Prolonged electrical stimulation over hip flexors increases locomotor output in human SCI

Ming Wu*, Keith Gordon, Jennifer H. Kahn, Brian D. Schmit

*Corresponding author for this work

Research output: Contribution to journalArticle

6 Scopus citations

Abstract

Objectives: The objective of this study was to determine whether enhanced feedback from thigh afferents improves locomotor output in human spinal cord injury (SCI). Methods: The effects of afferent feedback originating from the upper thigh muscles on locomotion was examined using electrical stimulation in 10 subjects with incomplete SCI and three neurologically intact controls during robotic-assisted treadmill walking. Electrical stimulation consisted of 20 pulses at 30 Hz, applied bilaterally to the skin of the medial thigh, approximately over the sartorius muscle. The stimulation was applied at four different phases of the gait cycle. Torque responses of hip and knee joints and electromyograms of both legs were recorded during baseline with no stimulation, stimulation, and post-stimulation. Results: During stimulation, enhanced hip and knee extension and flexion torque responses were observed during the stance and swing phases, respectively, for all four different stimulation conditions. Larger hip extension torque was observed when the stimulation was applied during the stance phase and the transition from stance to swing. Conclusions: Enhanced afferent feedback produced by electrical stimulation may increase the excitability of the spinal cord locomotor circuits in human SCI. Significance: Results from this study emphasize the contribution of sensory information from thigh muscles, particularly the sartorius muscle afferents, to locomotor control in human SCI during treadmill walking.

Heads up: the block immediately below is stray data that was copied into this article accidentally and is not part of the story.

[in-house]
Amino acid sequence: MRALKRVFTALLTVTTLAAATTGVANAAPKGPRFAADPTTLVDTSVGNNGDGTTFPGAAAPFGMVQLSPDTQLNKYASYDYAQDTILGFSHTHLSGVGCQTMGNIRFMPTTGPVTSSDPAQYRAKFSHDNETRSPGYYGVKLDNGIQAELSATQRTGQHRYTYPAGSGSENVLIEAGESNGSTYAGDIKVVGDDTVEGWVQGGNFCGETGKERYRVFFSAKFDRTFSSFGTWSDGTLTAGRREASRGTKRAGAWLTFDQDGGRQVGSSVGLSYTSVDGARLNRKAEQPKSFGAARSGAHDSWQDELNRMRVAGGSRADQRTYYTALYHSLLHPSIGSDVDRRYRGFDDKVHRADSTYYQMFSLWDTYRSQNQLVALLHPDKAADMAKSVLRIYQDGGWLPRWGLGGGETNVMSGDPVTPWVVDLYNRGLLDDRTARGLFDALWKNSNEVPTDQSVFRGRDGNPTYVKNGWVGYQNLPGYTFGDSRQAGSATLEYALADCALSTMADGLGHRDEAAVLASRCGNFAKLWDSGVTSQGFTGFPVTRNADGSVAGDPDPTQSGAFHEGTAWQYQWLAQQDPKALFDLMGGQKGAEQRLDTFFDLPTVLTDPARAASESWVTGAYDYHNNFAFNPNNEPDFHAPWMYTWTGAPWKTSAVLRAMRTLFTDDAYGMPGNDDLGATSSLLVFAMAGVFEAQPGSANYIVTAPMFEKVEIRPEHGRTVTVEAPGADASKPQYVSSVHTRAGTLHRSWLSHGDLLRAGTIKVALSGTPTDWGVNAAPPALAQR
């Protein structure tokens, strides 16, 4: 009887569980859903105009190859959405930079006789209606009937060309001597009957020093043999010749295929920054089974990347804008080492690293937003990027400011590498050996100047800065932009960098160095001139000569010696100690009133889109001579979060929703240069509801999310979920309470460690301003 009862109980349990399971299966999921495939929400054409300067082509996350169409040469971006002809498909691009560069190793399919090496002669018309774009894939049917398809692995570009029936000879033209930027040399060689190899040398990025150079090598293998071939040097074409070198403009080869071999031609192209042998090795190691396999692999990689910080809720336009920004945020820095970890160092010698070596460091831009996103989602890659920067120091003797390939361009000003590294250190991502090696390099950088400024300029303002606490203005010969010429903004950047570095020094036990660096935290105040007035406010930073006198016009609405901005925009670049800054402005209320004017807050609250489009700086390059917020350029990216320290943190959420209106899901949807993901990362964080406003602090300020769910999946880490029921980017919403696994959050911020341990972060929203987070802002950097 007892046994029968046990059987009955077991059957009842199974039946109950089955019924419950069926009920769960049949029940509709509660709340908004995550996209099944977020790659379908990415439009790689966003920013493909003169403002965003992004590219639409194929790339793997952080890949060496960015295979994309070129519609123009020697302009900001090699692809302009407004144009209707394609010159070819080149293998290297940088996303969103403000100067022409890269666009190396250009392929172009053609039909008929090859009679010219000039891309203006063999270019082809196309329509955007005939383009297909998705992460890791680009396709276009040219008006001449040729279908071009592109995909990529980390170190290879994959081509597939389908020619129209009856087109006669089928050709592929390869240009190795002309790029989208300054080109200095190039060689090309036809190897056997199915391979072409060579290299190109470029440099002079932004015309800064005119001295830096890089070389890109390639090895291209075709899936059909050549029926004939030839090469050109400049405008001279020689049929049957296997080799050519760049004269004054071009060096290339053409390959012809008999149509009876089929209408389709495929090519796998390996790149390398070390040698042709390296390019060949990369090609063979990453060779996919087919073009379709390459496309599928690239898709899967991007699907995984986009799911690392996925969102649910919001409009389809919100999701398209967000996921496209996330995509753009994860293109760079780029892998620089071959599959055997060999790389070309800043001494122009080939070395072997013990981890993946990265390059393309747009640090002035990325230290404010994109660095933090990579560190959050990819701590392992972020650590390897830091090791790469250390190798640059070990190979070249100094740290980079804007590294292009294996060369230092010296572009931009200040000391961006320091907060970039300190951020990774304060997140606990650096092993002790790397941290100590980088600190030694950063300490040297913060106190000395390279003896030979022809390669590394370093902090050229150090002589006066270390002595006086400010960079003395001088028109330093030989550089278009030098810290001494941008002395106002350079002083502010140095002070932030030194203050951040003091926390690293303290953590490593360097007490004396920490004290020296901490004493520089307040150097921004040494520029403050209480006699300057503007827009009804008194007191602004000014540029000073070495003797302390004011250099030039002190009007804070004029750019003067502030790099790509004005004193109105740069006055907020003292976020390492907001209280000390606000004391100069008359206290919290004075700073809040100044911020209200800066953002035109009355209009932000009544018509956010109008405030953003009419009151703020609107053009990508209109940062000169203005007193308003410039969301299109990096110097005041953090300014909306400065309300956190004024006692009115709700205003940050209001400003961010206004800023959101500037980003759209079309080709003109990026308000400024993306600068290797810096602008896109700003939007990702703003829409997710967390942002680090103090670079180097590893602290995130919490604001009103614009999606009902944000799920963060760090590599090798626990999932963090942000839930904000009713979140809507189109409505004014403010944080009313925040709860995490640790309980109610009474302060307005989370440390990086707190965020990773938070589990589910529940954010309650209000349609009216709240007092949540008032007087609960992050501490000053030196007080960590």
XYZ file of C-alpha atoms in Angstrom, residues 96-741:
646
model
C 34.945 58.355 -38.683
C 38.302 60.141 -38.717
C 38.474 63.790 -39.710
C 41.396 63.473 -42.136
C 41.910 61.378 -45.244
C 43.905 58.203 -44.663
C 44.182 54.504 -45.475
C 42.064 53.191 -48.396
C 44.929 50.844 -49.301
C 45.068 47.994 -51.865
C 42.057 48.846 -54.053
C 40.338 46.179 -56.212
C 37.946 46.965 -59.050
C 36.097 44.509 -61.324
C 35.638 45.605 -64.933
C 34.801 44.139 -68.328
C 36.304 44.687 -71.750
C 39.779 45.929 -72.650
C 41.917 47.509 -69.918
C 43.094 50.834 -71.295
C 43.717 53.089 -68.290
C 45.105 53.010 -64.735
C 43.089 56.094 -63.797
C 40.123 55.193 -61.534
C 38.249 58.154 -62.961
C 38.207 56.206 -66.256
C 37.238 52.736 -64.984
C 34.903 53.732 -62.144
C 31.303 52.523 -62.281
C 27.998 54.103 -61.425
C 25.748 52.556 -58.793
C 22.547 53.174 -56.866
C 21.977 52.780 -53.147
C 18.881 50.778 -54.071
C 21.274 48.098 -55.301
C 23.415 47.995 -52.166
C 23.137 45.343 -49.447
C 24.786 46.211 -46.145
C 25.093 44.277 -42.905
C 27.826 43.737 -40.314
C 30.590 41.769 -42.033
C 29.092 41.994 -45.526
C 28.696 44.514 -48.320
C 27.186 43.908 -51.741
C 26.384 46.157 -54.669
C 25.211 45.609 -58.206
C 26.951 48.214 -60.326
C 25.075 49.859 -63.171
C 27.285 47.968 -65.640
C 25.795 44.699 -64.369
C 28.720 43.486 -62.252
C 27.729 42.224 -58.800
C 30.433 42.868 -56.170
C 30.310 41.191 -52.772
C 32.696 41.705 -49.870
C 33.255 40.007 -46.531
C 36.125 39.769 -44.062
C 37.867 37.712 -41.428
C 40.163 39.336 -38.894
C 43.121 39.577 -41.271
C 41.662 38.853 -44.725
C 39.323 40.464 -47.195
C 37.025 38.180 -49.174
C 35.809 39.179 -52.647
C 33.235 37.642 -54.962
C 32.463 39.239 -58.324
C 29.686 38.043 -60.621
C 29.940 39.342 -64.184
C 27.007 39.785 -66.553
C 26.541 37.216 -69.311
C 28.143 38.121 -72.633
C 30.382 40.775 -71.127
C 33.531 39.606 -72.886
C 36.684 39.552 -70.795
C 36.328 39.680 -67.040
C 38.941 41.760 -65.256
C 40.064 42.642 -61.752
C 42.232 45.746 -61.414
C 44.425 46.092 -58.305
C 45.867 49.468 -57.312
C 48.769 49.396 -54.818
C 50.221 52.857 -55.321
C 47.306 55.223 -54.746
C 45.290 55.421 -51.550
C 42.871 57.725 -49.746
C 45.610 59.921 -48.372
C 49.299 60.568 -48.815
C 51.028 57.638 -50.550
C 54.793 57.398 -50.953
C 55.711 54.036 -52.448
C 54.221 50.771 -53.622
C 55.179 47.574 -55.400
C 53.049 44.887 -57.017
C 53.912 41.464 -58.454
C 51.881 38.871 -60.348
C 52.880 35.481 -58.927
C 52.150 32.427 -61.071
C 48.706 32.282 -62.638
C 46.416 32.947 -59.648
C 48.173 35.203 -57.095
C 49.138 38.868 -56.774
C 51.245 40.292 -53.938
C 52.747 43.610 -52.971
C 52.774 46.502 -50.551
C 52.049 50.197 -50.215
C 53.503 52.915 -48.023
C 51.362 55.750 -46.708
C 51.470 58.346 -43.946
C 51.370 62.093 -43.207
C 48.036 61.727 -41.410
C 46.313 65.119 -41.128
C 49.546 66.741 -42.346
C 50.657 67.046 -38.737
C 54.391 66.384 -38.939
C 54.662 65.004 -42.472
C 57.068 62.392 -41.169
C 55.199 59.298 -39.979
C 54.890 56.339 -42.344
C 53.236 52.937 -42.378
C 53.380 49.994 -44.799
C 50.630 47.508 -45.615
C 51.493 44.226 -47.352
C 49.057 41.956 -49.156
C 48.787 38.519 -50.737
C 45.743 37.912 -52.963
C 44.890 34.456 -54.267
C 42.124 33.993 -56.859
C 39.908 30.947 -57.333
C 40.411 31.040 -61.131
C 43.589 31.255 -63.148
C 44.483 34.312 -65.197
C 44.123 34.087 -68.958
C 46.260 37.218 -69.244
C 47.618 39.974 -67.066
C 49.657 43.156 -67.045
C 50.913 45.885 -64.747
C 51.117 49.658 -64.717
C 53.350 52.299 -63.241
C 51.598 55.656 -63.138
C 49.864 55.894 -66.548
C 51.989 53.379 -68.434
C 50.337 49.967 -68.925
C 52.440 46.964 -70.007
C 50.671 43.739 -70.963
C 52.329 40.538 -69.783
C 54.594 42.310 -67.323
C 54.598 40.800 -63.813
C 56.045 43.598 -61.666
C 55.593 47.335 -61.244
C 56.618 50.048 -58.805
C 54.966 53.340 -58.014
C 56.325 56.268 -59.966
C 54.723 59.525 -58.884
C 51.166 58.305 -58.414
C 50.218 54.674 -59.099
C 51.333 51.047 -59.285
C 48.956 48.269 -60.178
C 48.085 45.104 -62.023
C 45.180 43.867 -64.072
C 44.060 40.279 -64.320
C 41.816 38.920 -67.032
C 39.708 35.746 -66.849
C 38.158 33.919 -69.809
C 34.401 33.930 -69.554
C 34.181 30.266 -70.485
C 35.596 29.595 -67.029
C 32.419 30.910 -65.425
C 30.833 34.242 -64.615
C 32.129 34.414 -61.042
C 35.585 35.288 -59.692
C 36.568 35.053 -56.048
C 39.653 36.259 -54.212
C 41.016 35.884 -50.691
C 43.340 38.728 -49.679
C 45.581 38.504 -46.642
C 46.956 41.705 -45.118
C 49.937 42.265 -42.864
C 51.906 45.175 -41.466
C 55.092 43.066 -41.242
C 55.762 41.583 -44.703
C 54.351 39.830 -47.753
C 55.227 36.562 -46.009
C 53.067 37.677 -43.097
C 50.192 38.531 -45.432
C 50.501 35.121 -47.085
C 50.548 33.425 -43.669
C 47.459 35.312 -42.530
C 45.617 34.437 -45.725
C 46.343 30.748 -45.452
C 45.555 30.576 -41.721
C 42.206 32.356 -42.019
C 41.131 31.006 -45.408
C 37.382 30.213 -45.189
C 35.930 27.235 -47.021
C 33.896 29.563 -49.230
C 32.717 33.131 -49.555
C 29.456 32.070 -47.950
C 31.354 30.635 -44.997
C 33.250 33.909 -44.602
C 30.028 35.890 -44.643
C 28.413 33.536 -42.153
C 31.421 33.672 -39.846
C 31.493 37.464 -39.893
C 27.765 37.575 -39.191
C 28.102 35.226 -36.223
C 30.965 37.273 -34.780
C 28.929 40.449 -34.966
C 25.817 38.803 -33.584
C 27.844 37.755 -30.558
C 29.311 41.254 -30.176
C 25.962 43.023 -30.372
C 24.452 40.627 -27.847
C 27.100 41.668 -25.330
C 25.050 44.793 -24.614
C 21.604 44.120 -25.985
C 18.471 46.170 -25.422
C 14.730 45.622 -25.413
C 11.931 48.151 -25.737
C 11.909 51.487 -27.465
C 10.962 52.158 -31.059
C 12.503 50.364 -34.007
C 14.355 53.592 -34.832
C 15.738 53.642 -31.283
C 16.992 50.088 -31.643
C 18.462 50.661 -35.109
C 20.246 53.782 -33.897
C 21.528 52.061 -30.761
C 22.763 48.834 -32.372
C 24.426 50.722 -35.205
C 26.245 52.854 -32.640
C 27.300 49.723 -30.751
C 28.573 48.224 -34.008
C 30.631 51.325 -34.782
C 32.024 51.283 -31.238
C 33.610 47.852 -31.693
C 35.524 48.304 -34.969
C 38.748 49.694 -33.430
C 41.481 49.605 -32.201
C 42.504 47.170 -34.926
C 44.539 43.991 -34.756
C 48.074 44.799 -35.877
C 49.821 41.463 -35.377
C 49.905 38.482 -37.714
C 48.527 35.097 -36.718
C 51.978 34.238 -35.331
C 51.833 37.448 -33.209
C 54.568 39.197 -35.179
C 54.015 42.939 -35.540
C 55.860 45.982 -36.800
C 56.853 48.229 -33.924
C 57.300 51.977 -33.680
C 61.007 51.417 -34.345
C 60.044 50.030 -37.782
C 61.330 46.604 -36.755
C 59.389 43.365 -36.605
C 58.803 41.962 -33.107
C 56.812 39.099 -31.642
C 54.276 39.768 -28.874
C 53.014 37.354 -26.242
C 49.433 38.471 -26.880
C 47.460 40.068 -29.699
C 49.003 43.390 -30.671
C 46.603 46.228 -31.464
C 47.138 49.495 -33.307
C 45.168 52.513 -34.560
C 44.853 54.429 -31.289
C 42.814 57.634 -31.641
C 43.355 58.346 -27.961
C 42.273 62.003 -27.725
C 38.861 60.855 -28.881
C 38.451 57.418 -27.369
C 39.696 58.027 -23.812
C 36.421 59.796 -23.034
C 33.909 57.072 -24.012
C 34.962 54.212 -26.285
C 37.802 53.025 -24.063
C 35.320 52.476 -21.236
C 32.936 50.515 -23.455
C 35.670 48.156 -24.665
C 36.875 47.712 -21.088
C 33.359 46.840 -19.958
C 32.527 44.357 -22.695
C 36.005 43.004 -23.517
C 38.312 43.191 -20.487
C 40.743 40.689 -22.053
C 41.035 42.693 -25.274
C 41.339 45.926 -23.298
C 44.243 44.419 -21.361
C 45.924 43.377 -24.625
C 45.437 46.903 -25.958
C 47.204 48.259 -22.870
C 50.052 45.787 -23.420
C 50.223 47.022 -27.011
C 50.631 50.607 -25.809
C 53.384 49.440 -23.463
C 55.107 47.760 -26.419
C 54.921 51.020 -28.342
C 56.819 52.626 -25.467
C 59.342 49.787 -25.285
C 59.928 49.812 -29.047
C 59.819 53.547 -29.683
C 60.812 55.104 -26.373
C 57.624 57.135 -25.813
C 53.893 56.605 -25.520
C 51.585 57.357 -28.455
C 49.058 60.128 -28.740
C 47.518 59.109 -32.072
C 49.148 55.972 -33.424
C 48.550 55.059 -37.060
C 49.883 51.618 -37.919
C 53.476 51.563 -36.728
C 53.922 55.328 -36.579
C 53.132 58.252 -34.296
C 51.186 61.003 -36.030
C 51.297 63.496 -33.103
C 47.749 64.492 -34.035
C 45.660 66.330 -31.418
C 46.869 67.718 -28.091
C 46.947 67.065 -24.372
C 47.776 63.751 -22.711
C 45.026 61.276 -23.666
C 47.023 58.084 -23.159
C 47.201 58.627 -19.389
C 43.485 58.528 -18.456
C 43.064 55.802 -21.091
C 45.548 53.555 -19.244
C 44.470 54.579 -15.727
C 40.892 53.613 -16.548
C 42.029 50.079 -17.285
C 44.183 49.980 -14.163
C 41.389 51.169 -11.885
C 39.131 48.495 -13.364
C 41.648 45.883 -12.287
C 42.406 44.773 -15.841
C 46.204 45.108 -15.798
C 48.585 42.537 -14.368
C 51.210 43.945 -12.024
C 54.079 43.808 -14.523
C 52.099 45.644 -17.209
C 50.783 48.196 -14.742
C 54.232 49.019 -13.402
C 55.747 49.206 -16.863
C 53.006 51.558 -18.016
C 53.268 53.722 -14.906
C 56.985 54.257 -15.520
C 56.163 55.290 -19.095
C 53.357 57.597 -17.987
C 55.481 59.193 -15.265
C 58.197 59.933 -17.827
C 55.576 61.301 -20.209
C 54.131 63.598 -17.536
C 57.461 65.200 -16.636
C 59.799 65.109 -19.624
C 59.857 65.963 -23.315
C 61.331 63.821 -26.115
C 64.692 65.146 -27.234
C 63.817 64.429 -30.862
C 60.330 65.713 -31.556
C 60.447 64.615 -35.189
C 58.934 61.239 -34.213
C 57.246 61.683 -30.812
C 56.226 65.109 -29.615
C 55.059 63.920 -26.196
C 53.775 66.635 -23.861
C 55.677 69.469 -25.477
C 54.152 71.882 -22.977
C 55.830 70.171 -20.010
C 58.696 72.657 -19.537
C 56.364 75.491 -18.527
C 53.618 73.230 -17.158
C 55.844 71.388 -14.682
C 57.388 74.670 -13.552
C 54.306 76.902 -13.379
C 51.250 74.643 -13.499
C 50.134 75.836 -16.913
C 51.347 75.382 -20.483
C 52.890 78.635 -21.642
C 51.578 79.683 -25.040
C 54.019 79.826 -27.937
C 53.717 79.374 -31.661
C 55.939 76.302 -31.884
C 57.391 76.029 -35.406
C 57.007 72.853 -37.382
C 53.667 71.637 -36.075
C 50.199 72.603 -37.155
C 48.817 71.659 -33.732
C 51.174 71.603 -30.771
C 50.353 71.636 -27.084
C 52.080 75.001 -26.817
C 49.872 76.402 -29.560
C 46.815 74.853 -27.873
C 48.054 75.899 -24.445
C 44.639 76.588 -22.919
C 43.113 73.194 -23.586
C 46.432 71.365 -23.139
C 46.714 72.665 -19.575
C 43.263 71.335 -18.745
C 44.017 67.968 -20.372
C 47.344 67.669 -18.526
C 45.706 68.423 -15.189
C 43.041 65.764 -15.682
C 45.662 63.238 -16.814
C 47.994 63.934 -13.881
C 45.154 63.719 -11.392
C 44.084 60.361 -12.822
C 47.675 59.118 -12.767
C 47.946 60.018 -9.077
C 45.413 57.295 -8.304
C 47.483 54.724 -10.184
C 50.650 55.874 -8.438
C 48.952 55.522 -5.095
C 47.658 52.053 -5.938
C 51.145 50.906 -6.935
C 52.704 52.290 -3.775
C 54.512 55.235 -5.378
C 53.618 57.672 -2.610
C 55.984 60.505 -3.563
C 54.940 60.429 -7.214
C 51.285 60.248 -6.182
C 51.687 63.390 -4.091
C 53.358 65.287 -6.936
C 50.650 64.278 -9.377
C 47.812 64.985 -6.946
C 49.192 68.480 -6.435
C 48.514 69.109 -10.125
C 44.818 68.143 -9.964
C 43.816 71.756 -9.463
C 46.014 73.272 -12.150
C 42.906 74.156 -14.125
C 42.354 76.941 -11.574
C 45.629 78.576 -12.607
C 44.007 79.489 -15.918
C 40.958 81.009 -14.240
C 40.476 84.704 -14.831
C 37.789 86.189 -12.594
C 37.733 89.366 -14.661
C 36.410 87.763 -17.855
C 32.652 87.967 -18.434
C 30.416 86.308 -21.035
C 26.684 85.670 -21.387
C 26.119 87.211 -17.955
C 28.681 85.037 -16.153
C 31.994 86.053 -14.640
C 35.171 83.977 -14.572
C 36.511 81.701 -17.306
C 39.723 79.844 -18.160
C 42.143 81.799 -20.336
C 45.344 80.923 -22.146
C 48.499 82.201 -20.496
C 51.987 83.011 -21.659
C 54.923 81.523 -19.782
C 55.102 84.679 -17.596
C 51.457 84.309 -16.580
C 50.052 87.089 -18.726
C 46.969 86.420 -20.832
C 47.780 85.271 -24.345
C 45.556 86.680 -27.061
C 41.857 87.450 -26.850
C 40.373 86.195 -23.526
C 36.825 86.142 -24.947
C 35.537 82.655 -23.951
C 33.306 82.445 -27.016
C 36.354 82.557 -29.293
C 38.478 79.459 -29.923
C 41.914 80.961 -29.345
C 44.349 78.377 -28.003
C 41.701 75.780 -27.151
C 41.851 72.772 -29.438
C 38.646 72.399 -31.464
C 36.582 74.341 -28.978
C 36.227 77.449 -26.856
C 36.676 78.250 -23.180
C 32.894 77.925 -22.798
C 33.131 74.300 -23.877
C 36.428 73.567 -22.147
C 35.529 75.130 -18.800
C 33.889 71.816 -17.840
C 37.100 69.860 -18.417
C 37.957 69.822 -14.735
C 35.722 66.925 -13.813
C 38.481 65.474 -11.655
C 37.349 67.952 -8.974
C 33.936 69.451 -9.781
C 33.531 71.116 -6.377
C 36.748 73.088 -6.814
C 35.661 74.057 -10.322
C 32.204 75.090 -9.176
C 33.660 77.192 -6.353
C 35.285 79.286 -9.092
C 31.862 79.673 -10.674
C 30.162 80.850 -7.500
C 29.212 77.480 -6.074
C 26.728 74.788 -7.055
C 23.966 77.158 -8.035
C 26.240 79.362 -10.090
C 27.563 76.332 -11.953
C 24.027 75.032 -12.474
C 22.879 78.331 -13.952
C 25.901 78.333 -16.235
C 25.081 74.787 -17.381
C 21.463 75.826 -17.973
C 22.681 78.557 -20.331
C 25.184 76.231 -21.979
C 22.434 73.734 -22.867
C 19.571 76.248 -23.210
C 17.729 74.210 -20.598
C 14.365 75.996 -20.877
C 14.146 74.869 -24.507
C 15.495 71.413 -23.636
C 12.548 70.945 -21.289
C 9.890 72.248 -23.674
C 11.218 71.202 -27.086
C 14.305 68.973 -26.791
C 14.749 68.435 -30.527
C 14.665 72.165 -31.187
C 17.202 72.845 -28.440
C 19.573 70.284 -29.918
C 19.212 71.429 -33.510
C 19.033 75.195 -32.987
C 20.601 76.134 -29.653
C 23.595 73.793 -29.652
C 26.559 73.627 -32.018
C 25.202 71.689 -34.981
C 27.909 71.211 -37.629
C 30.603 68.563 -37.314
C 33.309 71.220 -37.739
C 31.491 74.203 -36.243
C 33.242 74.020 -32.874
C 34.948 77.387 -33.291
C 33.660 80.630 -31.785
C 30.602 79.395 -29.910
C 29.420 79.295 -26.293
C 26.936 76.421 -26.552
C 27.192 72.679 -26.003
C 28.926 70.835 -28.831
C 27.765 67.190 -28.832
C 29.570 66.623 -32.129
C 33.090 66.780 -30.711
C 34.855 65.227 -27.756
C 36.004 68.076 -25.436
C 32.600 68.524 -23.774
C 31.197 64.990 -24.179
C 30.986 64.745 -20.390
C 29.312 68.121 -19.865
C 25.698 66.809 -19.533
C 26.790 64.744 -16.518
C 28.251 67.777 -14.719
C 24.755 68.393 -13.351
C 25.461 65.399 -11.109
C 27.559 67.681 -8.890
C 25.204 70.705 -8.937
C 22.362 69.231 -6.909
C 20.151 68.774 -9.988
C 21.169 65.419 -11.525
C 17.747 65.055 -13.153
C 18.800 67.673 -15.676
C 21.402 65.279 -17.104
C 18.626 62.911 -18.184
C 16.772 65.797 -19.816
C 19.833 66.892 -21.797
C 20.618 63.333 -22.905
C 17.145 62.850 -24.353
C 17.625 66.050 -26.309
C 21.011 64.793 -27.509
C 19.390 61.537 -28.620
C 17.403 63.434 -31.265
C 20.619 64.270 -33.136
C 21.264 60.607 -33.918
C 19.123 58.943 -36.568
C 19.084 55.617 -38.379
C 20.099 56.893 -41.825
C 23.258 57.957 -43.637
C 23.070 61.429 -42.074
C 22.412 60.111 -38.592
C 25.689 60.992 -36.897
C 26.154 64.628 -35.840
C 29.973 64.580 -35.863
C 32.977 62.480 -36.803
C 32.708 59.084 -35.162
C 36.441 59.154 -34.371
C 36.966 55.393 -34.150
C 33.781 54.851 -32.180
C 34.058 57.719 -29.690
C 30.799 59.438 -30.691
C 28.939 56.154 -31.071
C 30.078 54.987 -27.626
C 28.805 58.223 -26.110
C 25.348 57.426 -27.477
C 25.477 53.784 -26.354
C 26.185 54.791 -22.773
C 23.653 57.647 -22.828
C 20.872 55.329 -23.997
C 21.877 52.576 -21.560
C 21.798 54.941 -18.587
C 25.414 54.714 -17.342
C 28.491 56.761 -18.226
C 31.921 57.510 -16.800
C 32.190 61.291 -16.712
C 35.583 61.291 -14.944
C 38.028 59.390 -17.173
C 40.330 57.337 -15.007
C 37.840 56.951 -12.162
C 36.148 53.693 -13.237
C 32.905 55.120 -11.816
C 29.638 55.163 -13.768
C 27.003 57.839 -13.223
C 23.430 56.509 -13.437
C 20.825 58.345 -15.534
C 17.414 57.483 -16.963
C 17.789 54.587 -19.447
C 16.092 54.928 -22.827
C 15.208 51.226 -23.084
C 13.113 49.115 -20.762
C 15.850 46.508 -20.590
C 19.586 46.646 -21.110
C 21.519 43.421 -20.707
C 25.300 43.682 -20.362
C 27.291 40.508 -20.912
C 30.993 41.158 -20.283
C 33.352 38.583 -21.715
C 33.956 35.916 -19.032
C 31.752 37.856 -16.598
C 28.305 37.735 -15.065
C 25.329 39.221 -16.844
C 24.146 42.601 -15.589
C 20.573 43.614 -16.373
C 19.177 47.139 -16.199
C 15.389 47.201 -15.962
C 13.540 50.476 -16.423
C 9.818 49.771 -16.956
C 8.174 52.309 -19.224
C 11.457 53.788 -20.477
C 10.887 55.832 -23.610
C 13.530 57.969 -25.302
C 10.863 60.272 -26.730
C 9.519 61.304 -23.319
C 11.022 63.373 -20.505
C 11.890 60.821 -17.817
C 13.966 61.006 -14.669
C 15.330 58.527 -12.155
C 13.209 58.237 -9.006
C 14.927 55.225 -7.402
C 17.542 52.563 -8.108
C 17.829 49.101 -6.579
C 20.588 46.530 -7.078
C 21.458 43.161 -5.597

Original languageEnglish (US)
Pages (from-to)1421-1428
Number of pages8
JournalClinical Neurophysiology
Volume122
Issue number7
DOIs
StatePublished - Jul 1 2011

Keywords

  • Electrical stimulation
  • Locomotion
  • Sensory afferents
  • Spinal cord injury

ASJC Scopus subject areas

  • Clinical Neurology
  • Neurology
  • Physiology (medical)
  • Sensory Systems

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